Improvements to new GI Bill proposed - Tucson News Now

Improvements to new GI Bill proposed

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By J.D. Wallace - email

TUCSON (KOLD) - The honor of serving his country drew Matt Randle to enlist in the Army.

“Always wanted to be one of those guys in uniform,” the former medic said.

But his mother gave him one condition.

“I’ve worked at the university for 27 years and I know how important it is to get an education,” his mother, Gayle Burge, said as he showed the student vets’ office at the University of Arizona to Congresswoman Gabrielle Giffords.

“We recruit kids by saying to go to war then go to college,” Randle said.

After Randle served in Iraq, he enrolled in college. But the cost held him back.

“The original benefit was 36 months,” he said. “College is four years, not three years.”

“This bill’s going to cost money. We know that,” said Congresswoman Giffords. “But with the August 1st start, we are now starting to nationally get stories of people who are falling outside the system.”

New legislation could seal the cracks in the Post 9/11 GI Bill.

“This is the 21st century,” Giffords told a crowd at a press conference in front of the Vets’ Office Thursday.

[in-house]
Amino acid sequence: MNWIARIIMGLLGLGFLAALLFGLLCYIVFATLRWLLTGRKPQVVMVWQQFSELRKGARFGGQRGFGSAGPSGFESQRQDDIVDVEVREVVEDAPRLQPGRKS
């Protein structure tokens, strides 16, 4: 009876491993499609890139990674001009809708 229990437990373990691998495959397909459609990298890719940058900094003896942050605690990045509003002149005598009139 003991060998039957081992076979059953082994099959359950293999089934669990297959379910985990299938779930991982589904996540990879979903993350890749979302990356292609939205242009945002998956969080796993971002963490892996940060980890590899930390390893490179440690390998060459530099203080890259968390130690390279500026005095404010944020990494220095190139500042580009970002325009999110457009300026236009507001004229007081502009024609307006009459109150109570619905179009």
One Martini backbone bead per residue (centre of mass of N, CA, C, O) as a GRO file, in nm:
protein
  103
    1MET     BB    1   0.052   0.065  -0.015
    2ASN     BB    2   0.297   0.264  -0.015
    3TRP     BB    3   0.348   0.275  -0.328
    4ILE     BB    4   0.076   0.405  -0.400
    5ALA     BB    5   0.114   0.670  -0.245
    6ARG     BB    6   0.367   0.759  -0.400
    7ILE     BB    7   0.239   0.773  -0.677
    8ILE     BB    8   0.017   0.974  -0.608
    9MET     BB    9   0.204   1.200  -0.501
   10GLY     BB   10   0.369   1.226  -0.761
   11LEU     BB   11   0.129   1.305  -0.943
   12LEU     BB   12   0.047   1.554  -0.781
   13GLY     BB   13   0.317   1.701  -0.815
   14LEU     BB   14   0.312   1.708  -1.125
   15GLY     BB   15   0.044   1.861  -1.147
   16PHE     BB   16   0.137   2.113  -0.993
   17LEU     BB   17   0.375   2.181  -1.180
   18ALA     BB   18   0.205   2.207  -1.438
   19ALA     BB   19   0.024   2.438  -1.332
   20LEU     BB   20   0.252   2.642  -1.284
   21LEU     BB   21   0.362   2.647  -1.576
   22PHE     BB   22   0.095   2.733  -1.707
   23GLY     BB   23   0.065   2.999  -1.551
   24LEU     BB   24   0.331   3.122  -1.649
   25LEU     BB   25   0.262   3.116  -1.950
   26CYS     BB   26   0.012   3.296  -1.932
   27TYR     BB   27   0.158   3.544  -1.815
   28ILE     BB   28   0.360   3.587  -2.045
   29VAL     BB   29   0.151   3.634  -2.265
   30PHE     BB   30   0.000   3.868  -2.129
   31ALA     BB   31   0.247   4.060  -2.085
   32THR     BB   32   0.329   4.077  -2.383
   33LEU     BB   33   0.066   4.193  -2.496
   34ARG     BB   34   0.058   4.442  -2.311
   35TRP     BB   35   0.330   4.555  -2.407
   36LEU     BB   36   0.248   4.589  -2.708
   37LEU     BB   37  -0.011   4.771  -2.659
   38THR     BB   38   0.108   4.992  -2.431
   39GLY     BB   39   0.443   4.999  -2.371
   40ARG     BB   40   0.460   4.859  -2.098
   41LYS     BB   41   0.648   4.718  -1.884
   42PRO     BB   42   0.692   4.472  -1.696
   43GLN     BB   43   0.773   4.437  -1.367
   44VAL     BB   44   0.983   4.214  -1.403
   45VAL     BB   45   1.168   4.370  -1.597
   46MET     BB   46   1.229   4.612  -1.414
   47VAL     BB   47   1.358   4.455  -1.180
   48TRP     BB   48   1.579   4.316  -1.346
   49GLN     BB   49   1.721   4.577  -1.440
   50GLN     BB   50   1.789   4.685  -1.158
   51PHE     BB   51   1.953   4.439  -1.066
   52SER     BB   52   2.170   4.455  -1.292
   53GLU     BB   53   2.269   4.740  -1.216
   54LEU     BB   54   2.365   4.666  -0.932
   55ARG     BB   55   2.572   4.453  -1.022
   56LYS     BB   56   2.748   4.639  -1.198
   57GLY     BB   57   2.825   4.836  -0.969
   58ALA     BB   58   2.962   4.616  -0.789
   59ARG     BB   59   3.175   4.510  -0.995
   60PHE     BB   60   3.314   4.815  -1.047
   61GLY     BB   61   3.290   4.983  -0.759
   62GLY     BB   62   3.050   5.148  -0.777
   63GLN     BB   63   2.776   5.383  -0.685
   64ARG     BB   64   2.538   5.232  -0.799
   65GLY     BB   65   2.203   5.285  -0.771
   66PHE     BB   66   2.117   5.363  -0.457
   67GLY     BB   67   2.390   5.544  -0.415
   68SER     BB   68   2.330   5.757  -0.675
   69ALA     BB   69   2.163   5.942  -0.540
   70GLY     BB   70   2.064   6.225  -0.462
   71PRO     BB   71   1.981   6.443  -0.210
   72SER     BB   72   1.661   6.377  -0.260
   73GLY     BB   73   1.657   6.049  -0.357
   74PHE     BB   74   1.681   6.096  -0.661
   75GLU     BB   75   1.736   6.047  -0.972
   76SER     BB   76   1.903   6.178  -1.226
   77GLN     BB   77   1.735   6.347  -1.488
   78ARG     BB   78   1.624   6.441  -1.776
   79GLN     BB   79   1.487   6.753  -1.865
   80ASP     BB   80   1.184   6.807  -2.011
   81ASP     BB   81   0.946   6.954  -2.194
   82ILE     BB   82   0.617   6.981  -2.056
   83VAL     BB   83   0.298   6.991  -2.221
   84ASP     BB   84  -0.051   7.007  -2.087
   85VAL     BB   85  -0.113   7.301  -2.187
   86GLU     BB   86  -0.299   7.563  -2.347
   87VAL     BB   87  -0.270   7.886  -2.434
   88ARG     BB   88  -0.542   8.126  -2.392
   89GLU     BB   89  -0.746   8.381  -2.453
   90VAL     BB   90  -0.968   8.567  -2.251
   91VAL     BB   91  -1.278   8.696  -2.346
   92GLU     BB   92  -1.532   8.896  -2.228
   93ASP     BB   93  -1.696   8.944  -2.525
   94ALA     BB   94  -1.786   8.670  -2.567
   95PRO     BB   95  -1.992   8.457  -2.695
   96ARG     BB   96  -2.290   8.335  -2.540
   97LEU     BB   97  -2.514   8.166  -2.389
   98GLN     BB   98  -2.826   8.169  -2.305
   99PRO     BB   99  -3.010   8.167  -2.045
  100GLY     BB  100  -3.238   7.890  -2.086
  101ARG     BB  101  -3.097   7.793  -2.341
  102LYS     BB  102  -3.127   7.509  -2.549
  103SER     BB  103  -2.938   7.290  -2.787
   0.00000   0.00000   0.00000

She said that her new bill would allow veterans who use distance learning to still receive a housing allowance, veterans who retired before the new GI Bill took effect to transfer their benefits to family, and veterans to combine previously earned benefits with what they’ve earned under this GI Bill.

“This isn’t just about investing in veterans. It’s not just about investing in the war fighters. It’s about investing in America,” Giffords said.

“I’m going to finish college regardless,” Randle said. But he could still use a hand to make the most of his opportunity.

“You have to put stock in doing the best that you can with the gift that you are given to be alive today. Lots of guys and gals weren’t so fortunate,” he said.

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